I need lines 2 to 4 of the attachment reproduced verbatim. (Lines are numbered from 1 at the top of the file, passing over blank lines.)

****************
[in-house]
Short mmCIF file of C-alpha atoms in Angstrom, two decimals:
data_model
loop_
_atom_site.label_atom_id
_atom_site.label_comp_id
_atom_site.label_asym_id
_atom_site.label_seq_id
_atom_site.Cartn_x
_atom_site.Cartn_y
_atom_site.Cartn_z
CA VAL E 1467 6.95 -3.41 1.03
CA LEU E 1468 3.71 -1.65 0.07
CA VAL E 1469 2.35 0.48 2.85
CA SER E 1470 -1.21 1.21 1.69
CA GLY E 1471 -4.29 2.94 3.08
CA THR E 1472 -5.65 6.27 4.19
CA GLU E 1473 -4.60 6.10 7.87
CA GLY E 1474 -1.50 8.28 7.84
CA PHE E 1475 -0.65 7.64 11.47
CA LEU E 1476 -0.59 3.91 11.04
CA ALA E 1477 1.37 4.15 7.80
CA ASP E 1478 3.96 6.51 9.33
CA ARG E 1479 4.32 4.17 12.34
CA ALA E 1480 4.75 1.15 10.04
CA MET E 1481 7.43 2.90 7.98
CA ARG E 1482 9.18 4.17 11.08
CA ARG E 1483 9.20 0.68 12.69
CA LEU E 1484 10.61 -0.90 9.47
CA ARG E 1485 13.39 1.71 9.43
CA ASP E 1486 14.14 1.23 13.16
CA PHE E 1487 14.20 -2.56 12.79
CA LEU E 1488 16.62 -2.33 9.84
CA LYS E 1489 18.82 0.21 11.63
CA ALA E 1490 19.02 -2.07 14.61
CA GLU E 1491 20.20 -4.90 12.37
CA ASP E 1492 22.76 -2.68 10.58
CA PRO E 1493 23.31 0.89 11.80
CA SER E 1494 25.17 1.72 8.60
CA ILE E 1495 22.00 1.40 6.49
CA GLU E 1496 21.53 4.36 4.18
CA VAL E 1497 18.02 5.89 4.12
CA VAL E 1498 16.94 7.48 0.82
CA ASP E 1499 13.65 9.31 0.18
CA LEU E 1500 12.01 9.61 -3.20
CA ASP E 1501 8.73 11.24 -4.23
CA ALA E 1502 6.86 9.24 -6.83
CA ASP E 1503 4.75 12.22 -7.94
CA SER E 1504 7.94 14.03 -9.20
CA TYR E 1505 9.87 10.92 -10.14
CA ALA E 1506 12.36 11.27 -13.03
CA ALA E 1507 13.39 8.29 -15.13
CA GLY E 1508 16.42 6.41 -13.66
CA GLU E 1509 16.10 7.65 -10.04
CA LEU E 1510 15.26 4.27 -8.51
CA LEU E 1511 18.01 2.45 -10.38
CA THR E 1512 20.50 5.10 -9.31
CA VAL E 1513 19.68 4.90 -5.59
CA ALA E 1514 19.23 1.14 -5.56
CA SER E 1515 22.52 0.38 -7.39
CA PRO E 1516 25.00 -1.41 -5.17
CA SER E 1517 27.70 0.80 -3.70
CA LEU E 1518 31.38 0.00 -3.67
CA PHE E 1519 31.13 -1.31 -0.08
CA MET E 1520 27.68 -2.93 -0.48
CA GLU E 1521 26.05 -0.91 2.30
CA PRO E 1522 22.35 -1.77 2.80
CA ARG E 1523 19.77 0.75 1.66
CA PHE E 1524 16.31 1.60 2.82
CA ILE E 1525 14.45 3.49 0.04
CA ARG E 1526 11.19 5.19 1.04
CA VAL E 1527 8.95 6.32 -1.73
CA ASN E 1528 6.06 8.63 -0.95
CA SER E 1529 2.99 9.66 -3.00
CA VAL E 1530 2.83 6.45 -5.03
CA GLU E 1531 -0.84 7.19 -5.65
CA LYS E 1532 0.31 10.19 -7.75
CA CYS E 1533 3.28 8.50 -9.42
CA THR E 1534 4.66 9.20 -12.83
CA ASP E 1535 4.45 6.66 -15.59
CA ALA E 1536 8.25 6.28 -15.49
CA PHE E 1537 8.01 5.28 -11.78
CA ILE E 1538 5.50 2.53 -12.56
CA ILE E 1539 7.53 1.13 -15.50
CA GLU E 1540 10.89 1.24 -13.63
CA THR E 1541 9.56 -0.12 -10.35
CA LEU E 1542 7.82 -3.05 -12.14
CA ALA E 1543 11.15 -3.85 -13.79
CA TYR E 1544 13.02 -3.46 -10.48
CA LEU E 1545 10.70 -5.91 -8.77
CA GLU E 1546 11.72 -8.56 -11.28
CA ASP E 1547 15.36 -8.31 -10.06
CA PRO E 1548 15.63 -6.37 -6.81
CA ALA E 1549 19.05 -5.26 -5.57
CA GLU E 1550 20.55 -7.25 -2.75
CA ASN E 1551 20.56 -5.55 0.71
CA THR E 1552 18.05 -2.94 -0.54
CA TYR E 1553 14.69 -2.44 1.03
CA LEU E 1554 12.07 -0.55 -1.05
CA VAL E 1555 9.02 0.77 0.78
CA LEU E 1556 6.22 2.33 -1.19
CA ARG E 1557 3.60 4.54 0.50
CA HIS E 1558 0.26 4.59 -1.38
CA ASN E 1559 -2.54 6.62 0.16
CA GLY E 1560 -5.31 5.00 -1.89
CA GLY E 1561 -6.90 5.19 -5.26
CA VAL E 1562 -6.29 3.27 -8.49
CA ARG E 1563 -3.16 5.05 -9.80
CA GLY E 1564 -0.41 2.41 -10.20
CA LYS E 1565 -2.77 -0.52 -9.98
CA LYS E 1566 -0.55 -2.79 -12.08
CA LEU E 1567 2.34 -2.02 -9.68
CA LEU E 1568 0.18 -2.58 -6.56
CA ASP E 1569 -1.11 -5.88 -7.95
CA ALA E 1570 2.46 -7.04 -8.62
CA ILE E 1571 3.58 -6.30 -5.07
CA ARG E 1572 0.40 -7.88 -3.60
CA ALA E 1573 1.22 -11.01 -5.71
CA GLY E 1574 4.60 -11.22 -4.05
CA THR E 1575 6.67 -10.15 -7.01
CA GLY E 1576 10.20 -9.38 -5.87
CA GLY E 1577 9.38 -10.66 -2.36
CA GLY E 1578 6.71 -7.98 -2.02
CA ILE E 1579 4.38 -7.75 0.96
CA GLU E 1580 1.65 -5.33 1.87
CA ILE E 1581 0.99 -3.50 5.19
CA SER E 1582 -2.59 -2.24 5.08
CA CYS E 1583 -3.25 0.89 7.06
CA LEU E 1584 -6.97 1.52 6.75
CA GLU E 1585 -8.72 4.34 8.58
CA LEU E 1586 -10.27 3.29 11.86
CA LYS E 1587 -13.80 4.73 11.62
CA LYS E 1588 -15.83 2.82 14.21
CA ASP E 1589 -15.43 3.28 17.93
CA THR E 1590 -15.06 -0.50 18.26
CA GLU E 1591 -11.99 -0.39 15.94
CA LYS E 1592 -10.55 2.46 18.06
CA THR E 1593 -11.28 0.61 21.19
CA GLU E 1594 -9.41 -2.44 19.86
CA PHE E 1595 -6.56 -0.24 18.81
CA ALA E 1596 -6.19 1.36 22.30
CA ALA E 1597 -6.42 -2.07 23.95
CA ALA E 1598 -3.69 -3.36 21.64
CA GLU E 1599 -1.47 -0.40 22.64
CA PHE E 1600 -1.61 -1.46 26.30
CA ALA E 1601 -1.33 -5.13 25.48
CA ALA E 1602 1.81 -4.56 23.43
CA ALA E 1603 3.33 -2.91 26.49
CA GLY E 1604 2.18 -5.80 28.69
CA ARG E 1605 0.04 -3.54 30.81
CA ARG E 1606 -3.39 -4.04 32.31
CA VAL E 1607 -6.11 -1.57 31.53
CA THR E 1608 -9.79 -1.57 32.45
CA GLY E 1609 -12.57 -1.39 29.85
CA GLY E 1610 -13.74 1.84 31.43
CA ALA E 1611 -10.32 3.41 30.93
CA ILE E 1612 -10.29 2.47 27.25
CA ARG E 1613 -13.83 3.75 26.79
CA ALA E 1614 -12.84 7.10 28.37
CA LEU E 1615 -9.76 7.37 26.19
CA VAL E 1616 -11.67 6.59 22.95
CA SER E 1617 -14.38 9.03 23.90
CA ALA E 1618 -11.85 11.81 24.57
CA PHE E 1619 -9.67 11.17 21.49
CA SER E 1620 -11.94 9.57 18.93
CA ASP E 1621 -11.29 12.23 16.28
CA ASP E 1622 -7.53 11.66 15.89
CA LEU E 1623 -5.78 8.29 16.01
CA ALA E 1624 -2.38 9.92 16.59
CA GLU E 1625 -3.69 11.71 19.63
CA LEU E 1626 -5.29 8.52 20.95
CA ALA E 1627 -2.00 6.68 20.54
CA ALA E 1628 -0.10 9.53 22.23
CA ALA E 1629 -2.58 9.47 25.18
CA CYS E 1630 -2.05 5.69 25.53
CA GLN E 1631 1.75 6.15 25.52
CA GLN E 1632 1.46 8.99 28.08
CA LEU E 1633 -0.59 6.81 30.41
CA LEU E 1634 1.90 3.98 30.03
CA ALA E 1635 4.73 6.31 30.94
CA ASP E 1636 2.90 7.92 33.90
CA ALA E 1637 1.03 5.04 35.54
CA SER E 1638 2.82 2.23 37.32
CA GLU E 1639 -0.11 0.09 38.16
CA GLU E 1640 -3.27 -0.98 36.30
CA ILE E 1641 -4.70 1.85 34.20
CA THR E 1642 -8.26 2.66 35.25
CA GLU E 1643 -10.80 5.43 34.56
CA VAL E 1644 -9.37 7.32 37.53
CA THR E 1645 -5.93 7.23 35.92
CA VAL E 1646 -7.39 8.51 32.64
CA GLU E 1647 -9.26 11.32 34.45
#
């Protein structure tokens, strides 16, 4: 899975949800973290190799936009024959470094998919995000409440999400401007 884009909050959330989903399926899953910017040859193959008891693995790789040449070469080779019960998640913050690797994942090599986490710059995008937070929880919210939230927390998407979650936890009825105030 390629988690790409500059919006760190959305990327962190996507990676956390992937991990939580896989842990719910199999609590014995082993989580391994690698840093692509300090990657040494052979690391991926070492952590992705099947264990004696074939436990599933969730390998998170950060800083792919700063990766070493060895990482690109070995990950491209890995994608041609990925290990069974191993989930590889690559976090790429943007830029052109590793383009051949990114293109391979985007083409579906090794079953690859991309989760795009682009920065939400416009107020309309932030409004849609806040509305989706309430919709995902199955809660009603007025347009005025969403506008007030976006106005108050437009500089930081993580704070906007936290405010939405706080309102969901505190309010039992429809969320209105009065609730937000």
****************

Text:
Short mmCIF file of C-alpha atoms in Angstrom, two decimals:
data_model
loop_